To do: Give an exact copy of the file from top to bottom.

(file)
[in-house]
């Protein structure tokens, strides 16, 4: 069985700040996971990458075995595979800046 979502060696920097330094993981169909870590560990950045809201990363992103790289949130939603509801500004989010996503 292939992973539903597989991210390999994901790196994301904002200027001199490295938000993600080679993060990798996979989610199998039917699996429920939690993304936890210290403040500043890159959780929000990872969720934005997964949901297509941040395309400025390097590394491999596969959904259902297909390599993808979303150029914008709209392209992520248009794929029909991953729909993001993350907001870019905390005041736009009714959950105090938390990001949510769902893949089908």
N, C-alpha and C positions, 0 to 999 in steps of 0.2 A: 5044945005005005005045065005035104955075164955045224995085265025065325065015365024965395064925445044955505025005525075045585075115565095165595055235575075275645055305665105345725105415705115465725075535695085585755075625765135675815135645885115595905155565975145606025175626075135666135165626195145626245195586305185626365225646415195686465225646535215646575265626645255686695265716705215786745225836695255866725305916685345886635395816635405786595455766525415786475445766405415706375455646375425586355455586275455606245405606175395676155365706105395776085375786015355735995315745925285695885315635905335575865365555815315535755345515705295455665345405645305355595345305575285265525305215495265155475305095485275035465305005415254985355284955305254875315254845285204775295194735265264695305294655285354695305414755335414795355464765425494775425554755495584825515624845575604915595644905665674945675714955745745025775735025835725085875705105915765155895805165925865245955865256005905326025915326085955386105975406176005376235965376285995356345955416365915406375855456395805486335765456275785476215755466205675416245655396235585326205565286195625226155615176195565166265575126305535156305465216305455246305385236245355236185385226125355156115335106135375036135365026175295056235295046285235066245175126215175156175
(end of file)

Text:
[in-house]
């Protein structure tokens, strides 16, 4: 069985700040996971990458075995595979800046 979502060696920097330094993981169909870590560990950045809201990363992103790289949130939603509801500004989010996503 292939992973539903597989991210390999994901790196994301904002200027001199490295938000993600080679993060990798996979989610199998039917699996429920939690993304936890210290403040500043890159959780929000990872969720934005997964949901297509941040395309400025390097590394491999596969959904259902297909390599993808979303150029914008709209392209992520248009794929029909991953729909993001993350907001870019905390005041736009009714959950105090938390990001949510769902893949089908």
N, C-alpha and C positions, 0 to 999 in steps of 0.2 A: 5044945005005005005045065005035104955075164955045224995085265025065325065015365024965395064925445044955505025005525075045585075115565095165595055235575075275645055305665105345725105415705115465725075535695085585755075625765135675815135645885115595905155565975145606025175626075135666135165626195145626245195586305185626365225646415195686465225646535215646575265626645255686695265716705215786745225836695255866725305916685345886635395816635405786595455766525415786475445766405415706375455646375425586355455586275455606245405606175395676155365706105395776085375786015355735995315745925285695885315635905335575865365555815315535755345515705295455665345405645305355595345305575285265525305215495265155475305095485275035465305005415254985355284955305254875315254845285204775295194735265264695305294655285354695305414755335414795355464765425494775425554755495584825515624845575604915595644905665674945675714955745745025775735025835725085875705105915765155895805165925865245955865256005905326025915326085955386105975406176005376235965376285995356345955416365915406375855456395805486335765456275785476215755466205675416245655396235585326205565286195625226155615176195565166265575126305535156305465216305455246305385236245355236185385226125355156115335106135375036135365026175295056235295046285235066245175126215175156175